Figure 4, below, illustrates the preferred multi-frame architecture - called a ring topology, This diagram shows 3 frames within a single rack linked in a ring.


Figure 4. Ring Configuration of Frames source

The frames are connected in a ring using the LINK ports on the frame link modules. As illustrated by the blue lines in Figure 4, Frame 1 connects to Frame 2 which connects to Frame 3 which connects back to Frame 1. Connectivity to the management network (green lines) is provided by a single uplink using the MGMT port on Frame 1 with a redundant uplink provided by Frame 3. Connectivity with the management network and between the frames is managed automatically by the frame link module and does not require user configuration.

The actual features that manage the Composable Infrastructure are delivered by the HPE Synergy Composer (see item 8 in Figure 1) which is described in the next post in this series.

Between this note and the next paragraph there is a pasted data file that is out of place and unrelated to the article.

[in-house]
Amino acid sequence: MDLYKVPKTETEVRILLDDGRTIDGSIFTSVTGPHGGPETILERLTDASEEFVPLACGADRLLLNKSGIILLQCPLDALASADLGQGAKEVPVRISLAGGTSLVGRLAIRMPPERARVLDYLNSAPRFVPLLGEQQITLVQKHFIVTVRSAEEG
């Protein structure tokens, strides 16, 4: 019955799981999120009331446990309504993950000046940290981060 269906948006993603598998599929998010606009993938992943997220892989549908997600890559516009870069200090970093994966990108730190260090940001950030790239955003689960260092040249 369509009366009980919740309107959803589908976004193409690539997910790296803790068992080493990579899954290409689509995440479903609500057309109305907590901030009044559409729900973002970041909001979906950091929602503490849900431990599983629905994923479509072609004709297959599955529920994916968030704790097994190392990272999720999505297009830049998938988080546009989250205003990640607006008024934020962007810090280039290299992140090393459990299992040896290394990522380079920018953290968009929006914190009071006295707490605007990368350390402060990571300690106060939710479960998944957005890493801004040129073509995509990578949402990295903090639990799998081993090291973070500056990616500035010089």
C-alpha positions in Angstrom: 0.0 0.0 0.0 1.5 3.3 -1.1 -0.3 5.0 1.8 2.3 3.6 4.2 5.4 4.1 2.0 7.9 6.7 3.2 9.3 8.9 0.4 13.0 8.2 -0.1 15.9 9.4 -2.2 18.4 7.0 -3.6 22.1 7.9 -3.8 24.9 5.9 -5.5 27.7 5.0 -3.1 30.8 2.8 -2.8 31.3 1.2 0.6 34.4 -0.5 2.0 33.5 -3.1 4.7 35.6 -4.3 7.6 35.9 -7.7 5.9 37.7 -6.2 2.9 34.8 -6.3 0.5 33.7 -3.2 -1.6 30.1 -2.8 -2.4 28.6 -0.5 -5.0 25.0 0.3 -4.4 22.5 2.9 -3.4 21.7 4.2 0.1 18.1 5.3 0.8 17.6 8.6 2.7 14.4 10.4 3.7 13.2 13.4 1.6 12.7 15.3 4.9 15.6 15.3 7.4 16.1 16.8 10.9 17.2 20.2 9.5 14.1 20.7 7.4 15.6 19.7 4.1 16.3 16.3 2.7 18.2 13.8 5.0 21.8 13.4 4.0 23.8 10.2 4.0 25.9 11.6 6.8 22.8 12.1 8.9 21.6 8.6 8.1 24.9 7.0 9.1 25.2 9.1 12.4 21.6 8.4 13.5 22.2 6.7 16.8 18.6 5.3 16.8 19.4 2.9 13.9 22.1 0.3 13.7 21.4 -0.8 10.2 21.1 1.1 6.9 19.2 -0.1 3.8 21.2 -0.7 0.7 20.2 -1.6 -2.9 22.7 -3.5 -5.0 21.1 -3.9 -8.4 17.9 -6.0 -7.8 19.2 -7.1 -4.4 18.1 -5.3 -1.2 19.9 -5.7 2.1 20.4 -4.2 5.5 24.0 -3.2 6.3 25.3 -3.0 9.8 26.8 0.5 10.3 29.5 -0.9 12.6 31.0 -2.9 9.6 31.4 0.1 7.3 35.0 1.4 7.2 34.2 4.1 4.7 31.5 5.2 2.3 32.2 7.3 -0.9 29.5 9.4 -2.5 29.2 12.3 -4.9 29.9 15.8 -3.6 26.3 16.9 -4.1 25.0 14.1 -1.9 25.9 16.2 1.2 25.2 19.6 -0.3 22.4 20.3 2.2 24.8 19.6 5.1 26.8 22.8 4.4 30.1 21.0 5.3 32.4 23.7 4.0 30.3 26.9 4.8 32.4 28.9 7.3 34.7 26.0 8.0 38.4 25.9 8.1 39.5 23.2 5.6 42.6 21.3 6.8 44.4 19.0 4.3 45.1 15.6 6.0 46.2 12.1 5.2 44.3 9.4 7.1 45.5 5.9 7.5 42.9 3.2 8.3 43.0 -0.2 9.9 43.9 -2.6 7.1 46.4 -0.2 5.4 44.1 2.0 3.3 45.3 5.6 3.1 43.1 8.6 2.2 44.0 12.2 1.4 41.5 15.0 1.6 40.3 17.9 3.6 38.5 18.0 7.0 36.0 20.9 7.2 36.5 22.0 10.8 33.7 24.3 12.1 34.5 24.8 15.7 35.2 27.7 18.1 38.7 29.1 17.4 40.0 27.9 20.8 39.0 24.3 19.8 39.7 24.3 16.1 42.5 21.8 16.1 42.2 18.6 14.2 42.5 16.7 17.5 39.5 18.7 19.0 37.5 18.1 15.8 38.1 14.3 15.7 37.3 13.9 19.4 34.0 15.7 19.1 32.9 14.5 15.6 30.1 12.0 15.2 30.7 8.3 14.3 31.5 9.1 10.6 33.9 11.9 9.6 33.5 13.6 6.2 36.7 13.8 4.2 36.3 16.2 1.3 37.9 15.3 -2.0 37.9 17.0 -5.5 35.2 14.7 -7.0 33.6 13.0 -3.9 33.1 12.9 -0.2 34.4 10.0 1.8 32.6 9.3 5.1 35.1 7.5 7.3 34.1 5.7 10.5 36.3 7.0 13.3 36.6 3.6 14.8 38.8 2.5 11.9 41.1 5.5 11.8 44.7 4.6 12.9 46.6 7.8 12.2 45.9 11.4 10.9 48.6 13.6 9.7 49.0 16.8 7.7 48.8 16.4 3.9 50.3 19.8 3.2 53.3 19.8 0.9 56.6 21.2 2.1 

About IIS (International Integrated Solutions)

This series of posts on Composable Infrastructure and HPE Synergy is published by International Integrated Solutions (IIS), is a managed service provider and system integrator with deep expertise in HPE Synergy. IIS is a distinguished HPE partner, winning HPE Global Partner of the Year in 2016 and Arrow’s North American Reseller Partner of the Year in 2017.

As a service provider, IIS brings broad datacenter experience as well as expertise in HPE Synergy. Having solved a myriad of problems for hundreds of customers, we bring a holistic view of the datacenter. In particular, IIS can help with:

  • Sizing - providing an assessment methodology and tools to spec out your workloads.
  • Migration Plans - helping you refresh your hardware and migrate applications to a HPE Synergy.
  • Integration - understanding how to integrate your existing infrastructure with HPE Synergy effectively.
  • Managed Services - providing remote monitoring and ongoing support for your composable infrastructure.

Continue to Part 2 of the Series -- COMING SOON. 

Ed Karasinski

Written by Ed Karasinski